[Kevin] The fellows program precursed our department, it’s been active now for over 20 years. The fellowship is open to new graduates from Library & Information Science programs, who are appointed as Librarians for a 2-year term, splitting their time between a home department and a strategic initiative that is typically in a different department. In their home department, fellows contribute to the department’s day-to-day projects and activities. Strategic initiative ideas are submitted by departments in advance of interviews, and align with the strategic priorities of the department itself as well as the Libraries as a whole. As part of the interview process, initiatives are pitched to candidates by supervisors, and candidates are encouraged to ask questions about the ones they are interested in. Fellows are matched with home departments and initiatives based on their interests and experience.

DLI tends to get new fellows within the department fairly regularly, and has a good history with fostering professional growth in terms of technology, but hasn’t offered many formal opportunities around this. There was a desire to learn more about software development and the tools/workflows surrounding it, so one day my colleague Bret Davidson and I thought it would be good to talk to the fellows about Git workflows, covering topics essential to working with others, like merging, branching and pull requests. The response was positive overall, so we decided to turn this into a series of software development discussions. We choose topics for future discussions as a group, and they tend to either come out of previous discussions organically, or suggested by someone in the group. So far, the topics have tended to be more around best practices, and about the software development ecosystem rather than core concepts like learning a language or framework – the types of things that newer developers may not be aware of or haven’t had time to really dig into yet. For example, we’ve done sessions on editor/shell configurations, package management, and how to effectively troubleshoot code problems. We try to make the format more of a discussion rather than a lecture, as we recognize that everyone has a different style of working, and brings different knowledge and perspectives to the table no matter their level of experience.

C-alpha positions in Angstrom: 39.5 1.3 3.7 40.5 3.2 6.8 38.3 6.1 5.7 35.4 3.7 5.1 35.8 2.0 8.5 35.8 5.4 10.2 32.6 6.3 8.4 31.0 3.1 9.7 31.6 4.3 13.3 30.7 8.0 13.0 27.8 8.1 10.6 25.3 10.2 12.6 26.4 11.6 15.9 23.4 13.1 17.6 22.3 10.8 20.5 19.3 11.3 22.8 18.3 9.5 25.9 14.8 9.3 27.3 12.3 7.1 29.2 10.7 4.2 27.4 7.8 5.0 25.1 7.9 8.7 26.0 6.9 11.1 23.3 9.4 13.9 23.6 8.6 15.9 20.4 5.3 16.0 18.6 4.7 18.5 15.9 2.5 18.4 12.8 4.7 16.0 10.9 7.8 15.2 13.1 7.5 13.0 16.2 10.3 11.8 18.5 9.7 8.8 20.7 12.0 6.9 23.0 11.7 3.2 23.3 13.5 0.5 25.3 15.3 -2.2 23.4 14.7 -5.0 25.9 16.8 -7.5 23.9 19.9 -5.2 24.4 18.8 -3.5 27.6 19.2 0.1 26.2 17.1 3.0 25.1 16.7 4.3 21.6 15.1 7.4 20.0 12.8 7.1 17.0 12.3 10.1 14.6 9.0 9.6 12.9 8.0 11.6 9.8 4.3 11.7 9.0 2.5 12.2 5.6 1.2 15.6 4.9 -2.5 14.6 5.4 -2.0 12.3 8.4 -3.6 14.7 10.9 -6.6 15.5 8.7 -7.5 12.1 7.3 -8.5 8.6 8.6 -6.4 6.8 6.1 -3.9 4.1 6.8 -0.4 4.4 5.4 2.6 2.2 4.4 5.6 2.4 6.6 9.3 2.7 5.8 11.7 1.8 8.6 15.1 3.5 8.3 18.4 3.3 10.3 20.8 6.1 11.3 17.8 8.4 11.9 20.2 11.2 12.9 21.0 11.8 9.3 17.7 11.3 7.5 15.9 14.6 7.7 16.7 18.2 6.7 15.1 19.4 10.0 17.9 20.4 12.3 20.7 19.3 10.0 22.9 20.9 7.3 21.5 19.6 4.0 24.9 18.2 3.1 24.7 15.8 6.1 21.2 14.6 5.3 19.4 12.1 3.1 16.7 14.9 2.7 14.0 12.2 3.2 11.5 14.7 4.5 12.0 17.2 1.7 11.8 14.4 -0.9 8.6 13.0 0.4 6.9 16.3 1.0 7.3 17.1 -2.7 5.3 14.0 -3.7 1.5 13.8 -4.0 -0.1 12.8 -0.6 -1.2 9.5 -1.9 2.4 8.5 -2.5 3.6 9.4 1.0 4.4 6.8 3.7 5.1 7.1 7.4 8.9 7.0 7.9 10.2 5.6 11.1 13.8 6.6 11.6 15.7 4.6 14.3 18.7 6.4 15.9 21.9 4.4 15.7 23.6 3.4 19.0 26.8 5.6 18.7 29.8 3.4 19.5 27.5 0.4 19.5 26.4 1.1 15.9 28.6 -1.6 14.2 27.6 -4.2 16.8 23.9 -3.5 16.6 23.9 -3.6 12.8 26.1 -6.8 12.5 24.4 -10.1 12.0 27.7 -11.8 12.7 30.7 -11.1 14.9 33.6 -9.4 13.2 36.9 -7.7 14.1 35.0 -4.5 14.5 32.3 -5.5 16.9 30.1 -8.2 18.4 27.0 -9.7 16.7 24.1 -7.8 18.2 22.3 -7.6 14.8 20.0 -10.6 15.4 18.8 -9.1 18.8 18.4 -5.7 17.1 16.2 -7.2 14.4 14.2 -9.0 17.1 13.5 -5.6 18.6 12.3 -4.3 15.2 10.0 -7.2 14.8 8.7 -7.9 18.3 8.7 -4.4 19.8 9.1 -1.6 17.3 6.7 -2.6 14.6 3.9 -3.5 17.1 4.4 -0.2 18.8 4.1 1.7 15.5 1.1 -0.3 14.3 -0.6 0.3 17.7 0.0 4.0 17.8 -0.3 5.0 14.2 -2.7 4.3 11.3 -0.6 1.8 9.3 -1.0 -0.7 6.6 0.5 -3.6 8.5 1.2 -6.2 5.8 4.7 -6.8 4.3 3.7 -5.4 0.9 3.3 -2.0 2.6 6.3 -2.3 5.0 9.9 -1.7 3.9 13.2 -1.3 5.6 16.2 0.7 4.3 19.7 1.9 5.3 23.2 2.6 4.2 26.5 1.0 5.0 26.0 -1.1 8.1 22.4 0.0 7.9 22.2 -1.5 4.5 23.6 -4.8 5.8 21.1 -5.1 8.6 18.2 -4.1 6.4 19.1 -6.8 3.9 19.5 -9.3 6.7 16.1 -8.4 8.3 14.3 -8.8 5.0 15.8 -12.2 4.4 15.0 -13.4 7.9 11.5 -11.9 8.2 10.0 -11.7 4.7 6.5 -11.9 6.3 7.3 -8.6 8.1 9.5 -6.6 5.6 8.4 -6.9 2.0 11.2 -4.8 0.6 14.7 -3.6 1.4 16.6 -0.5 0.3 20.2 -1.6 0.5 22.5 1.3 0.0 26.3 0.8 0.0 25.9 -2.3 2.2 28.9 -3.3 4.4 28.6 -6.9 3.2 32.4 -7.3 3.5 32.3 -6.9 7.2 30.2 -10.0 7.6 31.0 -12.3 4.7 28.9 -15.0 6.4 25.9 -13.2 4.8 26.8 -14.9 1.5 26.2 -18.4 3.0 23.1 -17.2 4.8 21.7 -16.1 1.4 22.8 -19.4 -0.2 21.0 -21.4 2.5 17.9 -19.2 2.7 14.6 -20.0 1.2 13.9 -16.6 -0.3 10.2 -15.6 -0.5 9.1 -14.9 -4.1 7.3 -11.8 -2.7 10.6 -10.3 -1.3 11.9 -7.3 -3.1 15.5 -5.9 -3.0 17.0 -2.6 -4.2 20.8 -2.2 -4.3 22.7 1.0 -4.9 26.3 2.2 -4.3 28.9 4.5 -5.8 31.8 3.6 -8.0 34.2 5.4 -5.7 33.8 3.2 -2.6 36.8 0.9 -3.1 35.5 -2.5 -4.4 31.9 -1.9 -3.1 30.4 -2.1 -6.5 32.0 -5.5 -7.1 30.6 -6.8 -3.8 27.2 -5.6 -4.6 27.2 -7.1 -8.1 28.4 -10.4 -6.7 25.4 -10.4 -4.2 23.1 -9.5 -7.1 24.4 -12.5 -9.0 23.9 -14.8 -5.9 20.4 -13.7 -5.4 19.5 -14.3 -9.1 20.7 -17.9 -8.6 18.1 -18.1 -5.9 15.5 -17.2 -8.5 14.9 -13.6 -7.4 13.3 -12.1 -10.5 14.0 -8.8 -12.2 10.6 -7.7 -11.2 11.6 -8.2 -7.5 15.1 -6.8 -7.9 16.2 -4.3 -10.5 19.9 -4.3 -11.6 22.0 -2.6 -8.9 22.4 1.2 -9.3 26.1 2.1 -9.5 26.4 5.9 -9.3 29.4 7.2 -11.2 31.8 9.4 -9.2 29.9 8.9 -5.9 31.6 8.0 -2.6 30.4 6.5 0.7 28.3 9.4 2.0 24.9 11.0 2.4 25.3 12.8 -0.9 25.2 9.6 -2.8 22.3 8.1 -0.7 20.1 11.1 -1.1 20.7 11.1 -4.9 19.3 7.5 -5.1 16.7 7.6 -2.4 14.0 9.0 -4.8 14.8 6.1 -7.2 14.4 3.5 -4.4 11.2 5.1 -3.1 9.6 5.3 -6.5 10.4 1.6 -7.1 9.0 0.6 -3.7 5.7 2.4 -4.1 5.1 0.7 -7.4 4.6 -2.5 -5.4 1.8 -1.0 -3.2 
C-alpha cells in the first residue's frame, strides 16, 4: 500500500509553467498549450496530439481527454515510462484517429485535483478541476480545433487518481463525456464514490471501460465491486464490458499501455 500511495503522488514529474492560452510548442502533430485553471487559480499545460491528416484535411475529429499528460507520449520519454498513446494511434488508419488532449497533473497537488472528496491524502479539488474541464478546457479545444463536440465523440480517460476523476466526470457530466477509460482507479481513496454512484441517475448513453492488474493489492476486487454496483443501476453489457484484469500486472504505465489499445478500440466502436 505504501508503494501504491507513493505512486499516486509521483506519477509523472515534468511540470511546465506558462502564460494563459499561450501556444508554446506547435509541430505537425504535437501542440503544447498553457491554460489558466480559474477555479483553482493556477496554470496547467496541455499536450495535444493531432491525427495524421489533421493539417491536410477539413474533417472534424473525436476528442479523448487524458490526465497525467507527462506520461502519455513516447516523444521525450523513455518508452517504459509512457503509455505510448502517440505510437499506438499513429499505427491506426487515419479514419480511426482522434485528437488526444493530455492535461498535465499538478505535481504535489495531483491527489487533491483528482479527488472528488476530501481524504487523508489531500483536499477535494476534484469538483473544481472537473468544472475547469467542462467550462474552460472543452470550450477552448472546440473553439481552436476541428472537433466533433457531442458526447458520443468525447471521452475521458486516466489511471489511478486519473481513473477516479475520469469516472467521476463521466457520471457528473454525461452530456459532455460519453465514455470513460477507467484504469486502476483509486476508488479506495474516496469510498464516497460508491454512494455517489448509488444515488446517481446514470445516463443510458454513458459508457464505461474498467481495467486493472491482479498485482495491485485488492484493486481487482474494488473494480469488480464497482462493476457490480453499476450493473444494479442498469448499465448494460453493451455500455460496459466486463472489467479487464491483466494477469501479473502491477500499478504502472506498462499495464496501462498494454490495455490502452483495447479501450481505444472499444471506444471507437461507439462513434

[Katie] The fellowship program sounds really similar to our reverse-pitch application process. I like that each department has a chance to get involved during the interview process because it forms an internal community around the fellows–multiple parties are interested and invested. What are some examples of past or current projects?

[Kevin] Nushrat Khan, who presented with me and who is a home department fellow in DLI, is working on an initiative in the Acquisitions & Discovery department that explores linked data and the semantic web. She has been spending time performing an environmental scan in this area, and conducting interviews with other departments in the library to understand their needs and identify potential opportunities for collaboration on future projects. In DLI, Eka Grguric has been working on an initiative relating to Open Science and how we can provide support for researchers on campus who are interested in applying these principles to their work. Some outcomes from that initiative have been the development of a workshop series around tools that support open science practice. We’ve also had fellows work on initiatives related to creating programming for and building a community around a makerspace that we’ve opened, creating new workflows for born digital content, creating a program around web archiving to name a few others.

[Katie] You’ve described the focus of all three of our fellowship projects at METRO this year! What kind of learning strategies have generated positive responses?

[Kevin] We currently are doing group discussions, peer to peer consultation, code reviews, and compiling lists of technical resources to assist in learning skills that will help fellows in their future professional careers. We’re furthest along with the discussion series as a program currently, and I think that what started as an opportunity to build skills in software development and be exposed to new approaches or tools has really become something more valuable. In preparing for our presentation, we talked to everyone who has participated in these discussions to learn how it has affected them personally as well as the general culture of the department. We learned that it made them feel that experienced developers were more accessible, and increased their comfort level in asking technical questions to other people in the department. It helped the group become comfortable with one another, and work better together.